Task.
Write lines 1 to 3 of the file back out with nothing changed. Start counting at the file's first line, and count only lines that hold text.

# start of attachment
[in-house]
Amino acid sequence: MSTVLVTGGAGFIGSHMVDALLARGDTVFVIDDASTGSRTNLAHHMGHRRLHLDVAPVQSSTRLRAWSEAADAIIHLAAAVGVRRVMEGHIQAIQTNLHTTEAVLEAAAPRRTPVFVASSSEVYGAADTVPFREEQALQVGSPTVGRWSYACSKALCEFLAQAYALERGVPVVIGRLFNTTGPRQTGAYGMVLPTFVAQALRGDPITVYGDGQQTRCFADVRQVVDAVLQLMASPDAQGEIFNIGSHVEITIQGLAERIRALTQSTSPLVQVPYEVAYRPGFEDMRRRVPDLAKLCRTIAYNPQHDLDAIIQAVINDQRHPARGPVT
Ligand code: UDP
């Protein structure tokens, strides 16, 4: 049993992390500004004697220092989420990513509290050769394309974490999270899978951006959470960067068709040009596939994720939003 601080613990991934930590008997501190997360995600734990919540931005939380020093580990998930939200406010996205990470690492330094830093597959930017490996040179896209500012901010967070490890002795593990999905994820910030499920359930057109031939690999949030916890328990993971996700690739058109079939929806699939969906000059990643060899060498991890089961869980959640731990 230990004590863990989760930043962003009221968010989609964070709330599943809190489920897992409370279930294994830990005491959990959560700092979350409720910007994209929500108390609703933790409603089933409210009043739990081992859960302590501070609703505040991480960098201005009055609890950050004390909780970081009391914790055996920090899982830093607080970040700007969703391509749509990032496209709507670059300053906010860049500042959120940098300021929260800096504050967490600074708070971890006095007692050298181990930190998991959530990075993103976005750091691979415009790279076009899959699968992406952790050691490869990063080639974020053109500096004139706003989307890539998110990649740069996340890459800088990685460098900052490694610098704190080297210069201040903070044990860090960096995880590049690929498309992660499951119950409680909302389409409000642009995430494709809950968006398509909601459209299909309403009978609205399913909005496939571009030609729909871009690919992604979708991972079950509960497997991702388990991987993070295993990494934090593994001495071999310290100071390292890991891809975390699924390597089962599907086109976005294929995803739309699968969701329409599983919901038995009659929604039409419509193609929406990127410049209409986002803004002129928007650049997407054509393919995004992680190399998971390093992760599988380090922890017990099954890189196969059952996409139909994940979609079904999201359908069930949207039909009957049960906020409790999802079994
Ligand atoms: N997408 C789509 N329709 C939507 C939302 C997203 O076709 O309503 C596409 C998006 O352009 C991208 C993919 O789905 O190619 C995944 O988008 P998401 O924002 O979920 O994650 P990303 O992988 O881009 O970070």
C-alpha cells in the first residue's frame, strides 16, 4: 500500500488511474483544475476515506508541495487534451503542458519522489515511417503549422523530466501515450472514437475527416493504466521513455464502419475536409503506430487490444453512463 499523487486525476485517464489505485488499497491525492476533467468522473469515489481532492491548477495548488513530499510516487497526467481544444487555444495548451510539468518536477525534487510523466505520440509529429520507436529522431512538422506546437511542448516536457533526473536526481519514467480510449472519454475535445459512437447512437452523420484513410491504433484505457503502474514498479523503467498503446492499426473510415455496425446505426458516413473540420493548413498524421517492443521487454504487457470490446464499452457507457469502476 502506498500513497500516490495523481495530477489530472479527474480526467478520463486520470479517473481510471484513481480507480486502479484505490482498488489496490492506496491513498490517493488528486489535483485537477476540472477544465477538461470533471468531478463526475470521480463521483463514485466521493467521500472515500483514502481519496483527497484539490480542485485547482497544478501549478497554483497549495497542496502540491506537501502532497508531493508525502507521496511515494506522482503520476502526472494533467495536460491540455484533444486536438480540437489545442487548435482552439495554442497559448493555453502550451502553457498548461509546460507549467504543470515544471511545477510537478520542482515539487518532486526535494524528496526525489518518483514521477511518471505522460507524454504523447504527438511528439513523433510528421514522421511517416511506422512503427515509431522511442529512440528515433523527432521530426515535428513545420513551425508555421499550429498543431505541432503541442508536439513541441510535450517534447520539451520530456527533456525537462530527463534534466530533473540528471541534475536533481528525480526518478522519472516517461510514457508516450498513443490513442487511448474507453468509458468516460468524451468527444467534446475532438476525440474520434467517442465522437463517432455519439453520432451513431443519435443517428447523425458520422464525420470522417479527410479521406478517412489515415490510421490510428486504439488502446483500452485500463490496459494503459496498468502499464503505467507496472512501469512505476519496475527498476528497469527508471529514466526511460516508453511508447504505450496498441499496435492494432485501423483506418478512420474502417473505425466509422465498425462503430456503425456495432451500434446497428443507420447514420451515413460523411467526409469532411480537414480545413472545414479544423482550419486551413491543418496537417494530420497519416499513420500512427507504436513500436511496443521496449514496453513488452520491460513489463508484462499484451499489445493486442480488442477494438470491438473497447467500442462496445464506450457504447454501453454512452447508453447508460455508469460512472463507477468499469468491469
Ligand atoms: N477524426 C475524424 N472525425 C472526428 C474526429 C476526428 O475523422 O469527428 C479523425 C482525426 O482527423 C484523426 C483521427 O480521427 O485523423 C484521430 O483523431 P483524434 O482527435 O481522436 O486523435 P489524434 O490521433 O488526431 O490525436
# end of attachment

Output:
[in-house]
Amino acid sequence: MSTVLVTGGAGFIGSHMVDALLARGDTVFVIDDASTGSRTNLAHHMGHRRLHLDVAPVQSSTRLRAWSEAADAIIHLAAAVGVRRVMEGHIQAIQTNLHTTEAVLEAAAPRRTPVFVASSSEVYGAADTVPFREEQALQVGSPTVGRWSYACSKALCEFLAQAYALERGVPVVIGRLFNTTGPRQTGAYGMVLPTFVAQALRGDPITVYGDGQQTRCFADVRQVVDAVLQLMASPDAQGEIFNIGSHVEITIQGLAERIRALTQSTSPLVQVPYEVAYRPGFEDMRRRVPDLAKLCRTIAYNPQHDLDAIIQAVINDQRHPARGPVT
Ligand code: UDP